————-

An entrepreneur, tired of the long waits he is experiencing in his dentist’s office, decides that dentist offices are badly managed. So he designs and builds a comprehensive dentist office management system and brings it to market. The software is expensive, at $25,000 per year per dentist office, but it’s a hit anyway as dentists realize significant cost savings after deploying the system. The company, Dentasoft, grows quickly into a $100mm annual revenue business, goes public, and trades up to a billion dollar valuation.

Two young entrepreneurs graduate from college, and go to YC. They pitch PG on a low cost version of Dentasoft, which will be built on a modern software stock and include mobile apps for the dentist to remotely manage his office from the golf course. PG likes the idea and they are accepted into YC. Their company, Dent.io, gets their product in market quickly and prices it at $5,000 per year per office. Dentists like this new entrant and start switching over in droves. Dentasoft misses its quarter, citing competitive pressures, churn, and declining revenues. Dentasoft stock crashes. Meanwhile, Dent.io does a growth round from Sequoia and hires a CEO out of Workday.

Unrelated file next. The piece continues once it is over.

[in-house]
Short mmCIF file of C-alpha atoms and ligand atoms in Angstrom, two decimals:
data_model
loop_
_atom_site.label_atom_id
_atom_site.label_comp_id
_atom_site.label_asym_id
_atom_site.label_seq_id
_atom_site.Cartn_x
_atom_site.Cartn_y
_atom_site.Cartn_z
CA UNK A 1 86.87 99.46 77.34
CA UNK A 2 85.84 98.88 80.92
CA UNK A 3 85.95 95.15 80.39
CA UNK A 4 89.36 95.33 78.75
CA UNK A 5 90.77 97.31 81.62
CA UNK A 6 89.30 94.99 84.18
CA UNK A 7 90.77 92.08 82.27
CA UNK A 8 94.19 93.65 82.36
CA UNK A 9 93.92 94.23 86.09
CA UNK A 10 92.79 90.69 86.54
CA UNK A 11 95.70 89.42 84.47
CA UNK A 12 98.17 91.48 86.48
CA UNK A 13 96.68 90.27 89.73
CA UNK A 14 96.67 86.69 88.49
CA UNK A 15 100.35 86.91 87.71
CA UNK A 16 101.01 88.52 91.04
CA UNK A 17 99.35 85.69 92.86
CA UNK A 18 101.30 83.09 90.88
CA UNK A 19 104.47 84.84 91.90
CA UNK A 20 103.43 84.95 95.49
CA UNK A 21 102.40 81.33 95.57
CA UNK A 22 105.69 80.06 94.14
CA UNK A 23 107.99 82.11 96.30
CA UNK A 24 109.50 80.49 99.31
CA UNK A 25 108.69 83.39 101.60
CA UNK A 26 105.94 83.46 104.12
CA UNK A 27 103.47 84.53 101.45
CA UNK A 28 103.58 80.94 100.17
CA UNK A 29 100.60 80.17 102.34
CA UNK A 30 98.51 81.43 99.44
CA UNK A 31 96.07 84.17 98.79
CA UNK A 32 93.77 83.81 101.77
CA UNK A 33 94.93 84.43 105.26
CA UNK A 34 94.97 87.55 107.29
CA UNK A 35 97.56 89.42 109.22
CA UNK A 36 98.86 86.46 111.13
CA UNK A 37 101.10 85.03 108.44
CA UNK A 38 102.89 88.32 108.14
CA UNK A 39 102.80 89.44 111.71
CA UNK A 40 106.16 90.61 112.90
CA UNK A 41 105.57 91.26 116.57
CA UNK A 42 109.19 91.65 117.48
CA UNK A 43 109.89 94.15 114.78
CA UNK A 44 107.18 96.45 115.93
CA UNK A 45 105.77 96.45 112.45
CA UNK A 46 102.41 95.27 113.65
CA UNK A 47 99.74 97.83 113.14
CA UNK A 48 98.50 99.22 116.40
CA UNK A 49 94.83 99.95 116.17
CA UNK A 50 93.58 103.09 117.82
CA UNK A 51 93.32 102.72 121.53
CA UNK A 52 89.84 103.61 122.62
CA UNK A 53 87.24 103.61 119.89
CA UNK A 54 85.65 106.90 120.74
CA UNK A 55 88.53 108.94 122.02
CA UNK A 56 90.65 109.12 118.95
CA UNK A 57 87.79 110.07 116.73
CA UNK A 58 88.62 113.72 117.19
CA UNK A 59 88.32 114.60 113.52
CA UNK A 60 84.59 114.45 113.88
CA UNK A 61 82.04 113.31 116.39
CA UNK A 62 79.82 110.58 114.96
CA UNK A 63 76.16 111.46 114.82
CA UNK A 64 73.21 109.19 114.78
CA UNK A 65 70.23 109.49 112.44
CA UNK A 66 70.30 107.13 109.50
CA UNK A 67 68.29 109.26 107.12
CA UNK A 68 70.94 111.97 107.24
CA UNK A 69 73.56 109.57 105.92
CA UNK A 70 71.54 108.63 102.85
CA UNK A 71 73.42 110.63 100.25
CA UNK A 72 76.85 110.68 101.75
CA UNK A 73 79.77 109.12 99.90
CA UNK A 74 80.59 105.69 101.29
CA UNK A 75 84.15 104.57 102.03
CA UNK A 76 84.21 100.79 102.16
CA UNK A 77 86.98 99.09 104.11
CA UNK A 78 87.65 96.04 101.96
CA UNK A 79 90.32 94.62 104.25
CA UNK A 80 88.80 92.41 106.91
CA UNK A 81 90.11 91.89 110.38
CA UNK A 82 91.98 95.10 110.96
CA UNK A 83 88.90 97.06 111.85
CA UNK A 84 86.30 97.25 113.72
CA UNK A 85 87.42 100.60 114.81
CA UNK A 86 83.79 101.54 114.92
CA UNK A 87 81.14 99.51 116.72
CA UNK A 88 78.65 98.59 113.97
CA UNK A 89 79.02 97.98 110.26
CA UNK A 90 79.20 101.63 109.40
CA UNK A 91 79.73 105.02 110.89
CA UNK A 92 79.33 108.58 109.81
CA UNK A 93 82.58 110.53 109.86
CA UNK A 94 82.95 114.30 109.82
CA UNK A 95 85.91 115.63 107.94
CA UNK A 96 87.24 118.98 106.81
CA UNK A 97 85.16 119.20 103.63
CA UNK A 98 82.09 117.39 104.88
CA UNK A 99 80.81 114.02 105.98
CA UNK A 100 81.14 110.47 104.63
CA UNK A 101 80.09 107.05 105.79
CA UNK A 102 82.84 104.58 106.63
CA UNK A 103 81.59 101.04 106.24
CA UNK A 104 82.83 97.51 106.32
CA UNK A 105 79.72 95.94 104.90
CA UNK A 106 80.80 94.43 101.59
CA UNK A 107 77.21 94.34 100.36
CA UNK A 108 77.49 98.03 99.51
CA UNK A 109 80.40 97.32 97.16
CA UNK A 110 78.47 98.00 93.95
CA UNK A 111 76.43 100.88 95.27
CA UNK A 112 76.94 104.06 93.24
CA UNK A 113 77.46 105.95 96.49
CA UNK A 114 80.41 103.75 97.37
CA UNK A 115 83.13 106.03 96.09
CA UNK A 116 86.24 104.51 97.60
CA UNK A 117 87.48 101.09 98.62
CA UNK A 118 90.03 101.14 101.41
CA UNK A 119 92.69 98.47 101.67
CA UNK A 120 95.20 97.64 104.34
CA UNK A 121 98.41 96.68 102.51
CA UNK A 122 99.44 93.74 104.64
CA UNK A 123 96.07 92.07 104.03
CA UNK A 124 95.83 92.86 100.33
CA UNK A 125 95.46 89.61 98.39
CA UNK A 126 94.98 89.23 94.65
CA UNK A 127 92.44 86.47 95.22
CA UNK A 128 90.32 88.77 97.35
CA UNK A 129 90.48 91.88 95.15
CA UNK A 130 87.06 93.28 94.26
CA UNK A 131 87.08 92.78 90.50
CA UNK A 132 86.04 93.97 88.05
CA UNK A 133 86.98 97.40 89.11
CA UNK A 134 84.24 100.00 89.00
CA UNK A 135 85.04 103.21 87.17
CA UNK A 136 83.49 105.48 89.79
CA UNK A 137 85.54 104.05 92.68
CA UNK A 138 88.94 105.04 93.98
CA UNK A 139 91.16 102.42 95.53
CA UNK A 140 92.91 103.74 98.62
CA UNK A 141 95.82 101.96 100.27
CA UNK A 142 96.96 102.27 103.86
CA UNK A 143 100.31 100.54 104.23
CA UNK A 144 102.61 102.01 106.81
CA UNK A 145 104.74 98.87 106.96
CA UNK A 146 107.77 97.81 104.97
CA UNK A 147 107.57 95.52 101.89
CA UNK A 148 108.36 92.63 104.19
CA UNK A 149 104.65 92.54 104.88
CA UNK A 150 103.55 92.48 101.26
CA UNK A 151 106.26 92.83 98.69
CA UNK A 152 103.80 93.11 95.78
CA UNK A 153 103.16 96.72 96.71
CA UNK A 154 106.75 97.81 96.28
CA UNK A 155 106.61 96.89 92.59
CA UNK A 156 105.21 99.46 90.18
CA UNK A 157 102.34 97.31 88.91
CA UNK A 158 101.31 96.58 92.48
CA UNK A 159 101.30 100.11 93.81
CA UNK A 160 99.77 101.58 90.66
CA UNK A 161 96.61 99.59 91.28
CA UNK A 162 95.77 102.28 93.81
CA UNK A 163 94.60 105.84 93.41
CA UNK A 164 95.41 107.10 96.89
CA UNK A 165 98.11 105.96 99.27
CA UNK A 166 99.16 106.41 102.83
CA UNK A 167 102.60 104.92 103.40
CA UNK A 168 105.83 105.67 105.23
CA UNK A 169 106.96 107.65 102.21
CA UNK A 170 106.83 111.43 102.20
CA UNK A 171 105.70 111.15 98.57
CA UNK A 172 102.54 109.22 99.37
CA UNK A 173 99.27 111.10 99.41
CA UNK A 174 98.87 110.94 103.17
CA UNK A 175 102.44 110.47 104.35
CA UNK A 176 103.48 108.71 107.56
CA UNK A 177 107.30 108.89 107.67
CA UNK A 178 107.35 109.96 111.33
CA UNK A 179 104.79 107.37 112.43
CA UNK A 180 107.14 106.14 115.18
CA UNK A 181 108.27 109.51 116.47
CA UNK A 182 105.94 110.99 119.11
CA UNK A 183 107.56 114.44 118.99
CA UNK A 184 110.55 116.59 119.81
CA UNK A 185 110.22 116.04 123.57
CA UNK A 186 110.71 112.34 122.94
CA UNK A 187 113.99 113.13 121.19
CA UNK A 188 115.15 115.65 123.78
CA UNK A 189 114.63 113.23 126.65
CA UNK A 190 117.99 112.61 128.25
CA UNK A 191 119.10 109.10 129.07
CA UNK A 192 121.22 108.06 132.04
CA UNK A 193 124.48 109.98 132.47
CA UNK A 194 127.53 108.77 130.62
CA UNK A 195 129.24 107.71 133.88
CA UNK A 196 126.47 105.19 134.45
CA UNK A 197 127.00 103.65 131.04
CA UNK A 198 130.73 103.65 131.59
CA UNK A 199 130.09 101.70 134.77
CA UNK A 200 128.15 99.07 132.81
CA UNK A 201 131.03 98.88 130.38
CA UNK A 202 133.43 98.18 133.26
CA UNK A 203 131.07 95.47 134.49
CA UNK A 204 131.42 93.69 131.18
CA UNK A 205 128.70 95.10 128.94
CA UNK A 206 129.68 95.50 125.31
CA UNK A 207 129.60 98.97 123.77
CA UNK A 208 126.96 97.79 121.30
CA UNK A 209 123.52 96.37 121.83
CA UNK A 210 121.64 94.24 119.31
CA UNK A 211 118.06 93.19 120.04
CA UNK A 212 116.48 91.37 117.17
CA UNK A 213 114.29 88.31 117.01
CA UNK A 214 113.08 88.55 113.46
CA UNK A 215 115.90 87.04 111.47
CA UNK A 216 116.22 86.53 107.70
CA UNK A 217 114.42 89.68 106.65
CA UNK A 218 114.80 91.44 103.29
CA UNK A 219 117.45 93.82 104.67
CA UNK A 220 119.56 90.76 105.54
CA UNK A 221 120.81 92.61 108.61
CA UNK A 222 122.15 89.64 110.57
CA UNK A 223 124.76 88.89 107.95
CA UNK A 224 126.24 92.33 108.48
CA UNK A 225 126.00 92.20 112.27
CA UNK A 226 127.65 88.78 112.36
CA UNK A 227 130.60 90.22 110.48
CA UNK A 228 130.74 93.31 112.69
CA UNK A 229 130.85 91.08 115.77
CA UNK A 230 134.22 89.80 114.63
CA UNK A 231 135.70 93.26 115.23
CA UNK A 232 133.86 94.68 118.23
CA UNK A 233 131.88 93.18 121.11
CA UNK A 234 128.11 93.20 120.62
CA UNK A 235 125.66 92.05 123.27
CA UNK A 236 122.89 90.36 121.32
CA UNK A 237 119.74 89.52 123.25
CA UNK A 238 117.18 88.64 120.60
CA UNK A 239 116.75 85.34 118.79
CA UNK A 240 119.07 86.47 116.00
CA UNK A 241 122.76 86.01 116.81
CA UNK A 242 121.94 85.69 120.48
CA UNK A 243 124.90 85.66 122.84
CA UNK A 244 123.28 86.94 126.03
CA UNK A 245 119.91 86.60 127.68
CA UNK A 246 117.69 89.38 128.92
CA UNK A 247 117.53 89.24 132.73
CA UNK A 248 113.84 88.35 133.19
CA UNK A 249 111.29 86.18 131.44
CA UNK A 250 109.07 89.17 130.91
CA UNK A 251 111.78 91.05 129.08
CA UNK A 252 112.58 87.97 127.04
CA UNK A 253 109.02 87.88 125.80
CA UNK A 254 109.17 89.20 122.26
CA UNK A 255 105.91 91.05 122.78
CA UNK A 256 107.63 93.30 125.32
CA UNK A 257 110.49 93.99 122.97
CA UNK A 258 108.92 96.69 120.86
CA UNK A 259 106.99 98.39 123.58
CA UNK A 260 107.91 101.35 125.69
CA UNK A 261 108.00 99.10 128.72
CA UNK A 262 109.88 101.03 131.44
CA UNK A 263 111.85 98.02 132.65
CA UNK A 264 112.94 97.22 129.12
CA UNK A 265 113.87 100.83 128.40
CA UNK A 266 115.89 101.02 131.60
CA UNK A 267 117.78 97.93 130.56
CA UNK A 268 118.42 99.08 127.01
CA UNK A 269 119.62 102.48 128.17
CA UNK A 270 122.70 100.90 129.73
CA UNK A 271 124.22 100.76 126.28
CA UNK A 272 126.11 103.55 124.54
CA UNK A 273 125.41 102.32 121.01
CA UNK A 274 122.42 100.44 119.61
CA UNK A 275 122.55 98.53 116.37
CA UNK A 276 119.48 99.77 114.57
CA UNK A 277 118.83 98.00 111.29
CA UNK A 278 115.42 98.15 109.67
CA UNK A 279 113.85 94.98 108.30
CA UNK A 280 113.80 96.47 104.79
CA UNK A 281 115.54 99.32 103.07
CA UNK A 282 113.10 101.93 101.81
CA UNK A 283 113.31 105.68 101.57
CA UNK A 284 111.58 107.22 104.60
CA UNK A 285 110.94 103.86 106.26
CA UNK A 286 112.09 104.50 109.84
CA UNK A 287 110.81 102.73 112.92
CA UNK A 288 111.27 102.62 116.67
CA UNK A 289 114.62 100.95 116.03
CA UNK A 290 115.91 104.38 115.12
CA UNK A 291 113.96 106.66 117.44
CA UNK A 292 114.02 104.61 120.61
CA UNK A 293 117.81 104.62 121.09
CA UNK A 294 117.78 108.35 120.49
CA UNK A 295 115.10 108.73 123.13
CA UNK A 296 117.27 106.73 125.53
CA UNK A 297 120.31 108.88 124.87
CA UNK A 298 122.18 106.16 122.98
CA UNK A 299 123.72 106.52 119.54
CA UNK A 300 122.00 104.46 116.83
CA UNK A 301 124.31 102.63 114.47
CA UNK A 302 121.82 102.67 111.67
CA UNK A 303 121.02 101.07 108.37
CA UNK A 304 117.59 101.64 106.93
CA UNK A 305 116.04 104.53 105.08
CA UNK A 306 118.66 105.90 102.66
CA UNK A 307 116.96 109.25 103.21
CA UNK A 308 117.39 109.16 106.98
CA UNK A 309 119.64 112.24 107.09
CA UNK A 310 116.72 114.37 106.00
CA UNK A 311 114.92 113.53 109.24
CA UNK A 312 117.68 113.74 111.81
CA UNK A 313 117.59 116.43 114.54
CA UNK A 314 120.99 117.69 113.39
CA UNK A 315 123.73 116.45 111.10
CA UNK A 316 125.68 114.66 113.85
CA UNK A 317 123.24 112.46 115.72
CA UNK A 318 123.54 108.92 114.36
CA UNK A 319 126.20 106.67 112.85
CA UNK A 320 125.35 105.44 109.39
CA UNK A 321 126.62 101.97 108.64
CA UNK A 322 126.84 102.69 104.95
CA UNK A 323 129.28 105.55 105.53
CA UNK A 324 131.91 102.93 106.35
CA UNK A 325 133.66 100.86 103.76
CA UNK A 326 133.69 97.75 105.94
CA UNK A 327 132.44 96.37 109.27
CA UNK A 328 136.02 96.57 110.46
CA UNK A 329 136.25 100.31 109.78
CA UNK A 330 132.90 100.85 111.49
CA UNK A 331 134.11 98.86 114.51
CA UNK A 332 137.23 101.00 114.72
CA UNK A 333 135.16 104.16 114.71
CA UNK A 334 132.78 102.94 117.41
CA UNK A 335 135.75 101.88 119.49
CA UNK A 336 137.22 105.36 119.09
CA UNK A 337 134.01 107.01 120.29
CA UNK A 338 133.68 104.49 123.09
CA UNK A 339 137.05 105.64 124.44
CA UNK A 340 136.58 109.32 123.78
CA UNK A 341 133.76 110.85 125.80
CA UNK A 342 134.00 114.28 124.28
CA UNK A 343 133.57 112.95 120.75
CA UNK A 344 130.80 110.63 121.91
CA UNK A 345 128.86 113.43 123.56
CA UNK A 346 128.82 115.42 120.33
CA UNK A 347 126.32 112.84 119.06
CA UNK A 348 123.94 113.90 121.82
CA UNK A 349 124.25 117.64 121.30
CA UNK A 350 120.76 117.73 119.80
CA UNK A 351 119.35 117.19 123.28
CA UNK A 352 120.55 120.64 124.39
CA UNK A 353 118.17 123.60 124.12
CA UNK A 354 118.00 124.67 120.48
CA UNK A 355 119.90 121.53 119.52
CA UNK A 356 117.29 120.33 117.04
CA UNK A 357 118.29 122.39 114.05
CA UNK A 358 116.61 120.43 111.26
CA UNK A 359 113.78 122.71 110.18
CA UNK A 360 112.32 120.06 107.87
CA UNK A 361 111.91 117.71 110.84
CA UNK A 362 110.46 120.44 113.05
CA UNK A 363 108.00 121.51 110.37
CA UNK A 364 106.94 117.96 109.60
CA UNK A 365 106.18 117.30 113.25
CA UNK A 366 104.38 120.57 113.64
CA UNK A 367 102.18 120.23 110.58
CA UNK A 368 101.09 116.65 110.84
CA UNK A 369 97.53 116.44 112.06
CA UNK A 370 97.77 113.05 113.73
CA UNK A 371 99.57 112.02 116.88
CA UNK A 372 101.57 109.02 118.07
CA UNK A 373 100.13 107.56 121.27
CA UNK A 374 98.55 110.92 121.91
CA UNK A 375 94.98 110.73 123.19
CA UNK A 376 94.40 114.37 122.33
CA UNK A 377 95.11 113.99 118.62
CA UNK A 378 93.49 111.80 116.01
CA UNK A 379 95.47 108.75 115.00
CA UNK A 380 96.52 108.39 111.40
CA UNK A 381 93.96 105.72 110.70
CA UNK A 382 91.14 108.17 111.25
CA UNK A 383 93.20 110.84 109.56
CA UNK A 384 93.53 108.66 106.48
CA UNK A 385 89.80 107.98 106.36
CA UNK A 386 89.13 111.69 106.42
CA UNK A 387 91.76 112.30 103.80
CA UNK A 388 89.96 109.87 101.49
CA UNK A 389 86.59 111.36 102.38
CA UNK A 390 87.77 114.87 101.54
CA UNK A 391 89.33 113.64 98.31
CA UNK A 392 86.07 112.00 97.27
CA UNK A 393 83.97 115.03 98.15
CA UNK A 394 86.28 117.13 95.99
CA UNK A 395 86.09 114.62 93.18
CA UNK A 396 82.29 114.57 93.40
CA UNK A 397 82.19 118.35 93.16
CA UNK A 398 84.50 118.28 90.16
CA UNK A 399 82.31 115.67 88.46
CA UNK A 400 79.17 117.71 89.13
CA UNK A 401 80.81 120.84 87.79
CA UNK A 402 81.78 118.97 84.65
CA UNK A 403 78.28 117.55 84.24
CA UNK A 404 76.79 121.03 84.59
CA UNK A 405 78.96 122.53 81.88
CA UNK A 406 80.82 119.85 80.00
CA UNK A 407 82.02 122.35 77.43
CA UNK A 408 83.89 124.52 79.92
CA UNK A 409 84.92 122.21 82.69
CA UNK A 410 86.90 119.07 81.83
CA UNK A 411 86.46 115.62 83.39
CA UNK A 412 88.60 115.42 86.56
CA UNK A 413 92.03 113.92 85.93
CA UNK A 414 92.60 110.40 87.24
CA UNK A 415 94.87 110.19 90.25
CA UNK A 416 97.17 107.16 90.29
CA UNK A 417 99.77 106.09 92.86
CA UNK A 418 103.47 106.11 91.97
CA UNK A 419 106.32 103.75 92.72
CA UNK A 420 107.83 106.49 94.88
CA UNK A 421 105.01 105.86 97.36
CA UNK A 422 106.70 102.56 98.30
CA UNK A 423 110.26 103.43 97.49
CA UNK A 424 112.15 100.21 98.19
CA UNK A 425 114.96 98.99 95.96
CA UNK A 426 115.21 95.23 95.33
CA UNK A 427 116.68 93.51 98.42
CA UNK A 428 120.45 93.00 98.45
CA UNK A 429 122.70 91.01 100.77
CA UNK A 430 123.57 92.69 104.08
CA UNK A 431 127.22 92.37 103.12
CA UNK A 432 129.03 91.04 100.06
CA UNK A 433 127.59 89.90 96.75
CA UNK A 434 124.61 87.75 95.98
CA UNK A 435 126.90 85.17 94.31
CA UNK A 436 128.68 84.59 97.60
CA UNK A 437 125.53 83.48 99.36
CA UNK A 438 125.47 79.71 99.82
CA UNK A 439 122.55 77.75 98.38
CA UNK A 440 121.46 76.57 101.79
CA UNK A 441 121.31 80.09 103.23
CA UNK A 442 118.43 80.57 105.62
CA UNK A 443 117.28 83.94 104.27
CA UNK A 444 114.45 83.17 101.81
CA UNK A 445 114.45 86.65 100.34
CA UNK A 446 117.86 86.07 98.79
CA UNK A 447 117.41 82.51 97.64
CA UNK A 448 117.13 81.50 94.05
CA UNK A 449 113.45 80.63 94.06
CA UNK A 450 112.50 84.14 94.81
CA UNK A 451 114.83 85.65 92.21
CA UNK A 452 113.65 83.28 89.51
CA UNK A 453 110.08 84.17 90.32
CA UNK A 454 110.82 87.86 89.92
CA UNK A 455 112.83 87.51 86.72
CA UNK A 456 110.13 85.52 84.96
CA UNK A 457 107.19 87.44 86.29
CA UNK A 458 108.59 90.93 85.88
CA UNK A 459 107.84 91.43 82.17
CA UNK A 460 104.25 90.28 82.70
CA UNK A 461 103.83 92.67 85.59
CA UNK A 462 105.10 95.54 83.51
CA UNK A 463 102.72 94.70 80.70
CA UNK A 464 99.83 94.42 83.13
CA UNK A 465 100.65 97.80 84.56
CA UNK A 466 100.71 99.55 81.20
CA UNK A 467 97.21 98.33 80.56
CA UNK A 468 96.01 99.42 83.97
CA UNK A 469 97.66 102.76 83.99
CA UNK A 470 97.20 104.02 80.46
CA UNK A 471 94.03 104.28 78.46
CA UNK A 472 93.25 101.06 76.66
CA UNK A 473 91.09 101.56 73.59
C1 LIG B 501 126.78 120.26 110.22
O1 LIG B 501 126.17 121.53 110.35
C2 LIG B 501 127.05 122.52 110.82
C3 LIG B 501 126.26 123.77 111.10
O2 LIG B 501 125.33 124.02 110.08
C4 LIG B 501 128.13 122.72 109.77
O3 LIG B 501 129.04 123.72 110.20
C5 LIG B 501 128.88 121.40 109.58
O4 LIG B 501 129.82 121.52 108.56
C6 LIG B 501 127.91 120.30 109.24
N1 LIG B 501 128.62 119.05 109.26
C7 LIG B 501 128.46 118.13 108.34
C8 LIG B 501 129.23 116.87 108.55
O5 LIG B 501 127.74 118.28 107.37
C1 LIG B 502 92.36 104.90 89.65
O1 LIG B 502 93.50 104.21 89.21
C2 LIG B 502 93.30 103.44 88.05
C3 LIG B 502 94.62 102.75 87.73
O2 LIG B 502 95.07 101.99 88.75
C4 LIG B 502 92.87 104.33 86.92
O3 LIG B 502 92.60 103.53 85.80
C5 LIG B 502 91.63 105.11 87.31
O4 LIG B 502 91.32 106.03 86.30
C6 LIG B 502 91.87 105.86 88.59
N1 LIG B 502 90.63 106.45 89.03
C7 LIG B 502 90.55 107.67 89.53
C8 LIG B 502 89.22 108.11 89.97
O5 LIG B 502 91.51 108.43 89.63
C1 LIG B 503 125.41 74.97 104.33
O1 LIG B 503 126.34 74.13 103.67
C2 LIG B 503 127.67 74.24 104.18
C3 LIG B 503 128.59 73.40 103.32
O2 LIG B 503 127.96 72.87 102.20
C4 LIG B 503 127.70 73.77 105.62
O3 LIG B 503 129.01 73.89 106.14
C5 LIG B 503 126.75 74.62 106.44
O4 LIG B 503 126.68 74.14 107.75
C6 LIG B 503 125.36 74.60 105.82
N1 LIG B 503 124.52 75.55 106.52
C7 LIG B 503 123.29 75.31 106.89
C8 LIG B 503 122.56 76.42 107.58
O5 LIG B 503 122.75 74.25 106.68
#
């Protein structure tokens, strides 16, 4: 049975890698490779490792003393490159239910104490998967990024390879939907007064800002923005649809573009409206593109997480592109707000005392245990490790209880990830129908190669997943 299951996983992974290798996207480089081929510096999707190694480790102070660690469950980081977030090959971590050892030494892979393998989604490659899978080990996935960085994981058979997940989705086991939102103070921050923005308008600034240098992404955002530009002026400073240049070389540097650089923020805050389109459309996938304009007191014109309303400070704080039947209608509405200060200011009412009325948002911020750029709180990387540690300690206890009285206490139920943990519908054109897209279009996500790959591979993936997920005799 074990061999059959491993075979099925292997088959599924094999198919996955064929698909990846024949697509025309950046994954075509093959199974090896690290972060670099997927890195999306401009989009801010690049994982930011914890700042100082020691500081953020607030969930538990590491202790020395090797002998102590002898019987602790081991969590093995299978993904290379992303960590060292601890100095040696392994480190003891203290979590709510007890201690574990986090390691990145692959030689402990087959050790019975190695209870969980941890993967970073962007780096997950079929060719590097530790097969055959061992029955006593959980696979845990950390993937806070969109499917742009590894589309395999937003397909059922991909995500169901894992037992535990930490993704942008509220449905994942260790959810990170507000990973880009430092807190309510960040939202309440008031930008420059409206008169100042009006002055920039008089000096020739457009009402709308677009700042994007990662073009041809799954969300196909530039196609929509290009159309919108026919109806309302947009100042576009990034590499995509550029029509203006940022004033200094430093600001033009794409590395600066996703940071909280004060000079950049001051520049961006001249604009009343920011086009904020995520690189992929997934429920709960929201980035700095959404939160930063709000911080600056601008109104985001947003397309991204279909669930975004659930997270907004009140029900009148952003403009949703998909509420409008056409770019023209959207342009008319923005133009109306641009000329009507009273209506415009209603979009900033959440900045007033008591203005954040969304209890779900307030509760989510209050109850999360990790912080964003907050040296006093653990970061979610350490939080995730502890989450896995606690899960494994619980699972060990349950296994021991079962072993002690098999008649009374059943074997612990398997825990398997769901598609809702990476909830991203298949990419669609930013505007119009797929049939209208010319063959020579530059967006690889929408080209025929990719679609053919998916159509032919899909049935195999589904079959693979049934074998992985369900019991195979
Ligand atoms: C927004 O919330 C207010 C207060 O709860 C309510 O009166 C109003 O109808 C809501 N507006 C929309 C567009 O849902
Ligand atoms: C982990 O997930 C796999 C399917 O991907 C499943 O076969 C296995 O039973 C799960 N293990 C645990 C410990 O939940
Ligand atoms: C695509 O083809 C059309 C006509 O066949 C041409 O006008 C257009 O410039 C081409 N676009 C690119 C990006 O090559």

Around this time, an open source community crops up to build an open source version of dental office software. This open source project is called DentOps. The project takes on real life as its leader, a former dentist turned socialist blogger and software developer named NitrousOxide, has a real agenda to disrupt the entire dental industry. A hosted version of DentOps called DentHub is launched and becomes very popular with forward thinking dentist offices that don’t want to be hostage to companies like Dentasoft and Dent.io anymore.